JEANNE E. MORRIS
Twin Cities Lawyer
My calling is to provide service to others. One of my greatest strengths as a lawyer is how well I relate to people. I place a high value on my relationships with others. As a result I have been rewarded with many loyal clients and positive outcomes.
I am a strong client advocate and respected negotiator. I take pride in my keen sense of ethics and high integrity.
I engaged in the general practice of law in the Twin Cities in two small law firms from 1986 to 1996. I started Morris Law Firm in 1996 and continued my general law practice.
As a general practitioner, I developed an ability to get up to speed on many areas of law very quickly. As time went on, I gradually narrowed the scope of my practice to the areas of law that are the most rewarding to me.
AREAS OF PRACTICE
I will assist you in getting your legal affairs in order in the event of your incapacity or death.
- Financial Powers of Attorney
- Health Care Directives
- Titling Assets
- Gifting Assets
- Naming Death Beneficiaries
I will guide your legal representatives who, upon your death, manage your assets, pay debts and taxes, and distribute your assets according to your wishes.
- Guide Legal Representatives
- Trust Administration
- Death Beneficiaries
- Estate Planning for Surviving Spouse
I serve as general legal counsel to business owners.
- Employee Matters
- Setting up a Business
- Sale and Purchase of Businesses
- Business Succession Planning
ESTATE PLANNING OVERVIEW
The basic objectives of an estate plan is to provide for medical decision-making if you are incapacitated, and for the management and distribution of your assets in the event of your incapacity or death.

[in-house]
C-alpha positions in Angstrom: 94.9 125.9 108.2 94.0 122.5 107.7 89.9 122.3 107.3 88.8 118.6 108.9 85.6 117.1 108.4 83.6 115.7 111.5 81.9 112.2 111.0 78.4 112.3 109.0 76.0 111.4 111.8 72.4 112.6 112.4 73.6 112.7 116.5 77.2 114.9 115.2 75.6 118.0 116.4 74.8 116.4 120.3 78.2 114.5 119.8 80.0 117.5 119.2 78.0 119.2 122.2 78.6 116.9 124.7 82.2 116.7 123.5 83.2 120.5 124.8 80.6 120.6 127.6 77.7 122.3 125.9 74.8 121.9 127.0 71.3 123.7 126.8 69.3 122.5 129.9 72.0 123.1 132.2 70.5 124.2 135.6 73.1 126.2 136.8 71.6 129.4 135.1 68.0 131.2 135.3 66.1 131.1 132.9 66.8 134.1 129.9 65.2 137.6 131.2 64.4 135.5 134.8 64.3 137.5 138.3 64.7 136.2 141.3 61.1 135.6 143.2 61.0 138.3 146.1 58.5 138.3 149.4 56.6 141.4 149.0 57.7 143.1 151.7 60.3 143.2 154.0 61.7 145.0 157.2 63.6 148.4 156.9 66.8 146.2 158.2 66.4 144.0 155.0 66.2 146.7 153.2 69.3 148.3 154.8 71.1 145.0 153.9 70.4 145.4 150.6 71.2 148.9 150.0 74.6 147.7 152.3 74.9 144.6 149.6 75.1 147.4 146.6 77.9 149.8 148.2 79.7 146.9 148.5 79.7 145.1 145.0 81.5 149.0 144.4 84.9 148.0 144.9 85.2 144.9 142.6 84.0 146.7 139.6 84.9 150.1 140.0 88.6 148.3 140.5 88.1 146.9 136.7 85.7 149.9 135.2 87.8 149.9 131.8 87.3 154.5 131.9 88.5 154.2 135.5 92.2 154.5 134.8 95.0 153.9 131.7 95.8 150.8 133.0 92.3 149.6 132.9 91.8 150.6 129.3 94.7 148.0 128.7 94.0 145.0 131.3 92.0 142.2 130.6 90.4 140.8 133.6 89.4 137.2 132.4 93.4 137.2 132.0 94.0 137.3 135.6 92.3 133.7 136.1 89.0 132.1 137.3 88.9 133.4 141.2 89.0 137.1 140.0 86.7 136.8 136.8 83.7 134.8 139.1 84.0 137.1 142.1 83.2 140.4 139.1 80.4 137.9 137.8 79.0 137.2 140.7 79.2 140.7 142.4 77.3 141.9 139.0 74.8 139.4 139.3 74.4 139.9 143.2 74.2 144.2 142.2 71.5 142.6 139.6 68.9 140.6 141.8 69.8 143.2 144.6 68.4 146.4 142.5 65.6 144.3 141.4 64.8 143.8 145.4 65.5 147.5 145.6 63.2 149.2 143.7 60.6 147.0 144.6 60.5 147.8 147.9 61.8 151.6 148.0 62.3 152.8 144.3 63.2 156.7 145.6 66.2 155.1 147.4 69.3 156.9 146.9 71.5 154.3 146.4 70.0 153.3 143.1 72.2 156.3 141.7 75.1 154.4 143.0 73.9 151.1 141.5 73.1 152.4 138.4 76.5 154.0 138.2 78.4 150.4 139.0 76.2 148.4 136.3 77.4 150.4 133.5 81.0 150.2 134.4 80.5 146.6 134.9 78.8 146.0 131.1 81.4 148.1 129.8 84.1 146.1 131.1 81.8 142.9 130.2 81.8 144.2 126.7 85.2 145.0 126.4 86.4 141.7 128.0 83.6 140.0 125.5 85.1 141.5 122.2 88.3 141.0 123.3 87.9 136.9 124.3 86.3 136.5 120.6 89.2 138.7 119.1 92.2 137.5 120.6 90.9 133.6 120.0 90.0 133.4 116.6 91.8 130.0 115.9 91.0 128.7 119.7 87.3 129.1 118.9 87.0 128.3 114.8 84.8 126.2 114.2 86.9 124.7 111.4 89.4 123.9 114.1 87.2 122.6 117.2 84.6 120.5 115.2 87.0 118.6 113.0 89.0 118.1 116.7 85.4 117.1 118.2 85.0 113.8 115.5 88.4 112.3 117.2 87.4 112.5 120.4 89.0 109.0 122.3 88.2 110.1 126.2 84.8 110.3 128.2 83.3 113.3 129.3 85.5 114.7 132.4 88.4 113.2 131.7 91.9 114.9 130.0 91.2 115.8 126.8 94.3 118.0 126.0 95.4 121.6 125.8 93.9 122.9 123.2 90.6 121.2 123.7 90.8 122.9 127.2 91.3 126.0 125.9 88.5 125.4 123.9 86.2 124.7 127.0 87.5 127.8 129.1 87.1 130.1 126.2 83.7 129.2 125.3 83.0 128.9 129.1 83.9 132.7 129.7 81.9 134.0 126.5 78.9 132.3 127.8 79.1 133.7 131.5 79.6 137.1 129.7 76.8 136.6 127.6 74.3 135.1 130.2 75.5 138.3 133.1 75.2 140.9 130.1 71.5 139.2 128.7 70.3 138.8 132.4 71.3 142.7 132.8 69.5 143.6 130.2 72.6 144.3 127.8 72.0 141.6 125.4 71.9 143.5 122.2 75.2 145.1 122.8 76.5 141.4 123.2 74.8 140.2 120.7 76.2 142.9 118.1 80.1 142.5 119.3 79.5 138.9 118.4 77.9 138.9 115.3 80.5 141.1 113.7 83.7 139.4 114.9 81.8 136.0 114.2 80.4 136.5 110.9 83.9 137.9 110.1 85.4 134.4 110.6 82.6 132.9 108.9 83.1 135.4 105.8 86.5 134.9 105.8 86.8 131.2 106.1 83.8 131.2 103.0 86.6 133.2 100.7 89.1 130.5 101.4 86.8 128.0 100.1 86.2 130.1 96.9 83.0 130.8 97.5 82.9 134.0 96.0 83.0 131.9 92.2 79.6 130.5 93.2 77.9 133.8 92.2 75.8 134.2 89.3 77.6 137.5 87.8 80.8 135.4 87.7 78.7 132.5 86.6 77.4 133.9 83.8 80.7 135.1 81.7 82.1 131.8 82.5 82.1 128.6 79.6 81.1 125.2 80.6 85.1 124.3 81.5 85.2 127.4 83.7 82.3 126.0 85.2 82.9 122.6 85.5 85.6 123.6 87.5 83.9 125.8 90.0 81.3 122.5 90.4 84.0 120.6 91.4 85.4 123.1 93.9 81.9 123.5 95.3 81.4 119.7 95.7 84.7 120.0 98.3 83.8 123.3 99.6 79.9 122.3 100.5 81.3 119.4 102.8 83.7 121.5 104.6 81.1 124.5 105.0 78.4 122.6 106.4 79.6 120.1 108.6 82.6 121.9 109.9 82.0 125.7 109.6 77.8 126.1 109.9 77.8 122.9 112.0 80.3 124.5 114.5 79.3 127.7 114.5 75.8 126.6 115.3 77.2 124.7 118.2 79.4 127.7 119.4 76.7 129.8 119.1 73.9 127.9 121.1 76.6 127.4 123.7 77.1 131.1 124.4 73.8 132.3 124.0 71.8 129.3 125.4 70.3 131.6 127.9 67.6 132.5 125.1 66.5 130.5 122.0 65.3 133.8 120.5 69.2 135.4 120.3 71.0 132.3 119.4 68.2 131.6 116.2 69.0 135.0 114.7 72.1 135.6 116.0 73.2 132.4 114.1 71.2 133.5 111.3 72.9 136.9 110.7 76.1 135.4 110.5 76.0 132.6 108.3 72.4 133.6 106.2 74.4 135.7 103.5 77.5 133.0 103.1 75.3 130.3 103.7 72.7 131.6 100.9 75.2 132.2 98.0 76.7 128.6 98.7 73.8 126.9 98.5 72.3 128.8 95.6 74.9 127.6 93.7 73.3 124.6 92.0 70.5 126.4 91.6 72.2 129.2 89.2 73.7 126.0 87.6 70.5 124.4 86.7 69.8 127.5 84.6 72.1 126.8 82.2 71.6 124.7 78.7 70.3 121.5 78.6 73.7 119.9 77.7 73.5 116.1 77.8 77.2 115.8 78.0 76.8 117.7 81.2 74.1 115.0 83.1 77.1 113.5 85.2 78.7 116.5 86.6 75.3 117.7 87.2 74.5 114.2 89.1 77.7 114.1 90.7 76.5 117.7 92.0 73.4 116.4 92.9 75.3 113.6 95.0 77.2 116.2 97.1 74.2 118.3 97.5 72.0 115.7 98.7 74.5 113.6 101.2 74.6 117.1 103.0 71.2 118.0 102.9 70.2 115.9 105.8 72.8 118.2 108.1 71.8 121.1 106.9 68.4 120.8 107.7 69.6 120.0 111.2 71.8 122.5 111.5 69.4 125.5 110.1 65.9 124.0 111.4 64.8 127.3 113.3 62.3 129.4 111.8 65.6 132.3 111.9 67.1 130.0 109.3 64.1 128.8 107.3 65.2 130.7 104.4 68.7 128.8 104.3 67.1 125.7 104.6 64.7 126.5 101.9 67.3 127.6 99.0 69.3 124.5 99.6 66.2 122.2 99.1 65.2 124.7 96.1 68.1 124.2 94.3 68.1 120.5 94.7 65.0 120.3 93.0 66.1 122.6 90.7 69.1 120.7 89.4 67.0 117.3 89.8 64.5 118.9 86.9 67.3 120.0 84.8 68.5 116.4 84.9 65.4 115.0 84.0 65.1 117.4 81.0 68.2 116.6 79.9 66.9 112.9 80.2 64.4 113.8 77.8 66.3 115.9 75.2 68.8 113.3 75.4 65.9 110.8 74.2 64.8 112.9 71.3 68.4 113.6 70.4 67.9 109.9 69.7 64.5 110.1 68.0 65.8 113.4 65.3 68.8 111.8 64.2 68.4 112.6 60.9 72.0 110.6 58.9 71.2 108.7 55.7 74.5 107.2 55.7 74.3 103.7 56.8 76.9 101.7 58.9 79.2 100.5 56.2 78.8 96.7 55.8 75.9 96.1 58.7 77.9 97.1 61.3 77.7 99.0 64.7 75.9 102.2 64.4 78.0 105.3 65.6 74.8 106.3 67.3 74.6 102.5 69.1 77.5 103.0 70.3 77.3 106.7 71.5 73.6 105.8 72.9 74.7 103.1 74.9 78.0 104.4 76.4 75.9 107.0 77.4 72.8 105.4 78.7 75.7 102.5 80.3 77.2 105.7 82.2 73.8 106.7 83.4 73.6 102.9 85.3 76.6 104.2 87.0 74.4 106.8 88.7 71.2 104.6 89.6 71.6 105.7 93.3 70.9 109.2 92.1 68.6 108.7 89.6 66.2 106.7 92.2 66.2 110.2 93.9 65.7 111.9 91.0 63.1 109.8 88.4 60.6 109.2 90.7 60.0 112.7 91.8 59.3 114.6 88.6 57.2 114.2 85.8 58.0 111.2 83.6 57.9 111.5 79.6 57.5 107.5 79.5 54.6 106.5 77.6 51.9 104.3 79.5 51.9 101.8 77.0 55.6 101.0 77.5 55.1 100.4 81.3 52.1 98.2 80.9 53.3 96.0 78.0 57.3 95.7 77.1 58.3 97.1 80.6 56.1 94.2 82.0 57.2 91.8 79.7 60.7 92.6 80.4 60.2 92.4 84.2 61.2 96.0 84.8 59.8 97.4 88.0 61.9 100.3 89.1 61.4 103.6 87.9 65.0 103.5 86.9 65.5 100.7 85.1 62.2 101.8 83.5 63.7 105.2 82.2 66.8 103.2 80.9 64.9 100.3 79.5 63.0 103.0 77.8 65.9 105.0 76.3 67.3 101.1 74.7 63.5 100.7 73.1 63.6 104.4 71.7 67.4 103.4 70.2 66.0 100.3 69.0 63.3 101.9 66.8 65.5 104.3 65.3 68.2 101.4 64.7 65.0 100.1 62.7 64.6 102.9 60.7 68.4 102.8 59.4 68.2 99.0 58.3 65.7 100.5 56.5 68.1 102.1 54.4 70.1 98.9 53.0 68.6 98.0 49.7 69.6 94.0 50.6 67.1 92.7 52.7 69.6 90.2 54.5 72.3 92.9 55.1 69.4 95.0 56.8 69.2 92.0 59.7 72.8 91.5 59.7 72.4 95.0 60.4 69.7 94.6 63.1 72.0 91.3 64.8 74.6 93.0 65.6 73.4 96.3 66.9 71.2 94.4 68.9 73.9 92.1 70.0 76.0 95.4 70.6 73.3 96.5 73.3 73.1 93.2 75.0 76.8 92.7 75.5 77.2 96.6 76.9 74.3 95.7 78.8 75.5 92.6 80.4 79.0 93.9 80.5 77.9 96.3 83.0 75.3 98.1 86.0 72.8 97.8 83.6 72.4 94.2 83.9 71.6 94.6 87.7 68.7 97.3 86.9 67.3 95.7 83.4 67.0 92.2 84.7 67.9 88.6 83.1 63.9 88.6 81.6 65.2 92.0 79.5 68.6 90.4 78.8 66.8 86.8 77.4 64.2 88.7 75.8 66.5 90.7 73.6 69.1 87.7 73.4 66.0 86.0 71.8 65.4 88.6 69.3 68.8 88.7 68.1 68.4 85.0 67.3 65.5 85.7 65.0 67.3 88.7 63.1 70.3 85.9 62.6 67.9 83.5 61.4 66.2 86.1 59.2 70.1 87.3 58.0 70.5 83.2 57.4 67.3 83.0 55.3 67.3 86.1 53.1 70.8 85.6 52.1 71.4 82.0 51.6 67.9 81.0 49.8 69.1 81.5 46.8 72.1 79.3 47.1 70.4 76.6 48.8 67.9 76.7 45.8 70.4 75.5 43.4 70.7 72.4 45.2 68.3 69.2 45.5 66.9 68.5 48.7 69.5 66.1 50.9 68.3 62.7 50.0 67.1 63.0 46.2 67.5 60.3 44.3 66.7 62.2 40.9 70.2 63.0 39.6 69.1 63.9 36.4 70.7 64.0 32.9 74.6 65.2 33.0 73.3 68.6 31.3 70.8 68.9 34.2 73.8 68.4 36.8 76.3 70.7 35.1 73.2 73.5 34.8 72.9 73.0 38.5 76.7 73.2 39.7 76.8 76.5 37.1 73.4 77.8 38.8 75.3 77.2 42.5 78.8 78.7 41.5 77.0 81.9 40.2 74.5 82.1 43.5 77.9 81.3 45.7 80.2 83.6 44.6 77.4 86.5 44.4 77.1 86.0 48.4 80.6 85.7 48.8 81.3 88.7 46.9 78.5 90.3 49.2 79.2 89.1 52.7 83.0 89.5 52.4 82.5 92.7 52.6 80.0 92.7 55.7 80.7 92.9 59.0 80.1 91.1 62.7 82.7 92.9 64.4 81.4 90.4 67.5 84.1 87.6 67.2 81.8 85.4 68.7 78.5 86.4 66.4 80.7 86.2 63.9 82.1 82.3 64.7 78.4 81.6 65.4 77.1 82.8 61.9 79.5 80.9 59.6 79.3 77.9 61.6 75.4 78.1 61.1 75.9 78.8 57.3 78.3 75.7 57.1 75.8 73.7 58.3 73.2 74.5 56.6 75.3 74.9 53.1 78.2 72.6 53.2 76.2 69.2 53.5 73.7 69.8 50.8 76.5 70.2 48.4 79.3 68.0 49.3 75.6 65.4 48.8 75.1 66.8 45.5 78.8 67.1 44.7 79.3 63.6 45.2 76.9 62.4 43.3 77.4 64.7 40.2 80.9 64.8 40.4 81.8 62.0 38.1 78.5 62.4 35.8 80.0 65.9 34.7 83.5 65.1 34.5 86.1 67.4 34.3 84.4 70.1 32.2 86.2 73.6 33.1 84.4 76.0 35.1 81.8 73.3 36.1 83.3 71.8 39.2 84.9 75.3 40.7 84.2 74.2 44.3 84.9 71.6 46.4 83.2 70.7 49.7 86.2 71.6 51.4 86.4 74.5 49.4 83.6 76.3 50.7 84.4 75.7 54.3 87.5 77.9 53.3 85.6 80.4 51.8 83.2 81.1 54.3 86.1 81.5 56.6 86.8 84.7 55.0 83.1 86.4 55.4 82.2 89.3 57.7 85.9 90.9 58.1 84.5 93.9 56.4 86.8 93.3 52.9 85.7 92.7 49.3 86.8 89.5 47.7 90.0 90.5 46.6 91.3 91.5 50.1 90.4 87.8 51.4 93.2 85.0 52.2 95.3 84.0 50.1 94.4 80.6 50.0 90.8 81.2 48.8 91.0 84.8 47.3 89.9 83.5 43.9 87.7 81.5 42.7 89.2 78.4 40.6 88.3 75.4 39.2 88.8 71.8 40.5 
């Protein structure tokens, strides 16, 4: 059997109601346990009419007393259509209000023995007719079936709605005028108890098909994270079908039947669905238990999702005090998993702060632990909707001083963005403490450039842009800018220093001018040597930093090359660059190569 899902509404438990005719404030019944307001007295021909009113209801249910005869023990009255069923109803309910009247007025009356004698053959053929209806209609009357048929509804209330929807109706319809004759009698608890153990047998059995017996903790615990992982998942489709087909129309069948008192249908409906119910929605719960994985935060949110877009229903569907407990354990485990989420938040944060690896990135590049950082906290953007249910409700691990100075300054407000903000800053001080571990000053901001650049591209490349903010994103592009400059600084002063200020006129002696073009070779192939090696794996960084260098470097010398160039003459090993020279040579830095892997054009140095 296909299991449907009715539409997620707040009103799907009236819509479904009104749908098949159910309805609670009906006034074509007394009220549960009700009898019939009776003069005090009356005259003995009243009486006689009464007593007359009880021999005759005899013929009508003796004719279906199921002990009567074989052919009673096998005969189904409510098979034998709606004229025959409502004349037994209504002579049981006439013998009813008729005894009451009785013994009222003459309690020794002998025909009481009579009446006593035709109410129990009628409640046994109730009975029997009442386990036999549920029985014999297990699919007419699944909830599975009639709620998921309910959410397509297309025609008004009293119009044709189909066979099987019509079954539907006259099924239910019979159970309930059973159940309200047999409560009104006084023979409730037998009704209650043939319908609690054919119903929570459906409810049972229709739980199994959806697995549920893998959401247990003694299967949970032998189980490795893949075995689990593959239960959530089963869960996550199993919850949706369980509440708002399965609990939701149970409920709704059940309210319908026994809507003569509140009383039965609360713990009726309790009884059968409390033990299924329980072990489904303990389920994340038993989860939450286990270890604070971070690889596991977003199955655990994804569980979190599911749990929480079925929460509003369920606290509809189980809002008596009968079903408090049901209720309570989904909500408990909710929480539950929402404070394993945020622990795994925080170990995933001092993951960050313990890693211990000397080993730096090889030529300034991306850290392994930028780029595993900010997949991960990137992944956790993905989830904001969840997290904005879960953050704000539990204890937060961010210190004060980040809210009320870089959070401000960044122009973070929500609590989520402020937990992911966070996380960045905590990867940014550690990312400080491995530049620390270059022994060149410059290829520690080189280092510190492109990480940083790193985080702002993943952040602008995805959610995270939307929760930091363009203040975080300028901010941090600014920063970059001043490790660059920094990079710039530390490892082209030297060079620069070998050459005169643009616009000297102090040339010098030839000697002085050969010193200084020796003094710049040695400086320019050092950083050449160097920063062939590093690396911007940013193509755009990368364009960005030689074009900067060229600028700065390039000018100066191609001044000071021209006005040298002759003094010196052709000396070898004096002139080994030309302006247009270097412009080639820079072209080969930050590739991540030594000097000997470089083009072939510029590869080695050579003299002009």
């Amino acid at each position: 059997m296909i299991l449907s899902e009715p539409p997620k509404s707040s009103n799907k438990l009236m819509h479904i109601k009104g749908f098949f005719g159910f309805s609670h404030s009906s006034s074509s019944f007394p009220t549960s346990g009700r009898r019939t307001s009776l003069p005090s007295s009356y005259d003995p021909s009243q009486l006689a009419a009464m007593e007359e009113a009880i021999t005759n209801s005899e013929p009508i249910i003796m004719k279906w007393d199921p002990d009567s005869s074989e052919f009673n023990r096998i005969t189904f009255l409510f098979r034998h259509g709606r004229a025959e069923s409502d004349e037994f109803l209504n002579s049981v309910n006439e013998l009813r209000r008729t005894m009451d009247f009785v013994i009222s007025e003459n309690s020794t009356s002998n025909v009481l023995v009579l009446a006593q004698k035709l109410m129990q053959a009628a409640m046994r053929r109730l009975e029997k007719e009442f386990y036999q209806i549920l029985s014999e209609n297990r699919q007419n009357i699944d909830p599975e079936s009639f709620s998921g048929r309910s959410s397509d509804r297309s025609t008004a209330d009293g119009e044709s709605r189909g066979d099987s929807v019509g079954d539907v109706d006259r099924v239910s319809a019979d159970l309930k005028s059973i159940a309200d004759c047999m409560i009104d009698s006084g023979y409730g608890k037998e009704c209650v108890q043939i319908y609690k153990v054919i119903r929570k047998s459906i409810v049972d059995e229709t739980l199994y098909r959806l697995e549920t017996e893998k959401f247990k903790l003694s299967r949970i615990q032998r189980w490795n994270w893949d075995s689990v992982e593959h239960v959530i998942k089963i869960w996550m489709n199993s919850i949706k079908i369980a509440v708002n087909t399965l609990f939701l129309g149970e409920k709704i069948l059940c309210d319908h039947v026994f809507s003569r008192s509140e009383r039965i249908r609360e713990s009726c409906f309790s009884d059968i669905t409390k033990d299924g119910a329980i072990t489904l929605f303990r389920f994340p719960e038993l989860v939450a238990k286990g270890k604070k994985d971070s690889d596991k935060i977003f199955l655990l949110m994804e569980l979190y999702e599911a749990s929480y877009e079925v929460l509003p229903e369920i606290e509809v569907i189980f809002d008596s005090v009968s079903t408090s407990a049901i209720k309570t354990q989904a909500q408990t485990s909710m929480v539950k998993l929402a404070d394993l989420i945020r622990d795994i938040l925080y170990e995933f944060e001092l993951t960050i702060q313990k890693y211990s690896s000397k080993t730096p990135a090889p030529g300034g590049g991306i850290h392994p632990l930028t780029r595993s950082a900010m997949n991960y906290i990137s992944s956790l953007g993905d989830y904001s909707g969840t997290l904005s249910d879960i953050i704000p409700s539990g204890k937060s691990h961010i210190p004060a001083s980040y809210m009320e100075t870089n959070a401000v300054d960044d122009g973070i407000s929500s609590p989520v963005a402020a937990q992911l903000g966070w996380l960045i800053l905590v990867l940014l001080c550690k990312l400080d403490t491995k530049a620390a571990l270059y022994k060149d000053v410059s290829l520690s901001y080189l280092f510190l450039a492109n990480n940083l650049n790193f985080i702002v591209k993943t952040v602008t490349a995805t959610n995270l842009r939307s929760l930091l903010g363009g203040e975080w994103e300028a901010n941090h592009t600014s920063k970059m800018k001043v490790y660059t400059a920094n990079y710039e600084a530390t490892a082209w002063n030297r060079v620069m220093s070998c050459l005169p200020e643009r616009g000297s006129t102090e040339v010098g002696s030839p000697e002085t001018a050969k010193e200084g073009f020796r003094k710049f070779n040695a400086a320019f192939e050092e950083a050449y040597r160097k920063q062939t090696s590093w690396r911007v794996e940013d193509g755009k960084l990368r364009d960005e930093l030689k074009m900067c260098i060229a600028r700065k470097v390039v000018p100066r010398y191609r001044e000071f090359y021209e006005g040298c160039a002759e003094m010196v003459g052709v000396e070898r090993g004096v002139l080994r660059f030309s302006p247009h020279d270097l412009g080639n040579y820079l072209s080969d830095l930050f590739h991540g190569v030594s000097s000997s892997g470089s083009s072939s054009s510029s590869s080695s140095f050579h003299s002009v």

Without a valid health care directive and financial power of attorney, your disability or incapacity may require a guardian or conservator to be appointed in a public probate court proceeding to manage your medical decision-making and financial affairs. By signing these two important forms, you will decide who manages your medical decision-making and give that person some direction.
A revocable trust may be used instead of a Will to allow for private asset management and estate administration without a probate proceeding. You can alter, amend or revoke your trust at any time prior to death. While you are alive and have legal capacity, you have complete control over your trust assets. The assets are treated as if they are in your name for income tax purposes. You can add additional assets to the trust or take assets out of the trust at any time. I will help you re-title assets and name death beneficiaries so that your assets pass to beneficiaries according to your wishes.
If you would benefit from estate tax planning, the trust can provide that upon the first death of a married couple a family trust is established and funded with certain assets of the deceased spouse. I will assist you in determining if a family trust will benefit you.